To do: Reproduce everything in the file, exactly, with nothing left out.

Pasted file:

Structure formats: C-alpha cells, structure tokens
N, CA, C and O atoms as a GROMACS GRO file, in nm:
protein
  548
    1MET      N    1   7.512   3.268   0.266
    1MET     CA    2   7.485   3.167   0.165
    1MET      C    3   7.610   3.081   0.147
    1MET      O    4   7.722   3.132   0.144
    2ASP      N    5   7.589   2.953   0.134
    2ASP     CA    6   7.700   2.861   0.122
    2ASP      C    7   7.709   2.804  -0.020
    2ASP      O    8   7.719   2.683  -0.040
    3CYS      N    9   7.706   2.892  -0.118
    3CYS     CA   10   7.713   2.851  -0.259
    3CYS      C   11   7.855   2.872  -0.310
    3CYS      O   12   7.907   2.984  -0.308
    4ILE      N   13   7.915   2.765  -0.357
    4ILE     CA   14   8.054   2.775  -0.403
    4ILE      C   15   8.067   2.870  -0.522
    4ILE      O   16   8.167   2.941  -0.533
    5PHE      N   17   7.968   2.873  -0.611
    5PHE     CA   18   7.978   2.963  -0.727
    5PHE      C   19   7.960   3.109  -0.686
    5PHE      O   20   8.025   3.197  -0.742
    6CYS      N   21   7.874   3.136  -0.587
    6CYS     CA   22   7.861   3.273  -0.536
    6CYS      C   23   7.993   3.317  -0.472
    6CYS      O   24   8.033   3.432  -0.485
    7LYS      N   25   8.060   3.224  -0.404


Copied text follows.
Structure formats: C-alpha cells, structure tokens
N, CA, C and O atoms as a GROMACS GRO file, in nm:
protein
  548
    1MET      N    1   7.512   3.268   0.266
    1MET     CA    2   7.485   3.167   0.165
    1MET      C    3   7.610   3.081   0.147
    1MET      O    4   7.722   3.132   0.144
    2ASP      N    5   7.589   2.953   0.134
    2ASP     CA    6   7.700   2.861   0.122
    2ASP      C    7   7.709   2.804  -0.020
    2ASP      O    8   7.719   2.683  -0.040
    3CYS      N    9   7.706   2.892  -0.118
    3CYS     CA   10   7.713   2.851  -0.259
    3CYS      C   11   7.855   2.872  -0.310
    3CYS      O   12   7.907   2.984  -0.308
    4ILE      N   13   7.915   2.765  -0.357
    4ILE     CA   14   8.054   2.775  -0.403
    4ILE      C   15   8.067   2.870  -0.522
    4ILE      O   16   8.167   2.941  -0.533
    5PHE      N   17   7.968   2.873  -0.611
    5PHE     CA   18   7.978   2.963  -0.727
    5PHE      C   19   7.960   3.109  -0.686
    5PHE      O   20   8.025   3.197  -0.742
    6CYS      N   21   7.874   3.136  -0.587
    6CYS     CA   22   7.861   3.273  -0.536
    6CYS      C   23   7.993   3.317  -0.472
    6CYS      O   24   8.033   3.432  -0.485
    7LYS      N   25   8.060   3.224  -0.404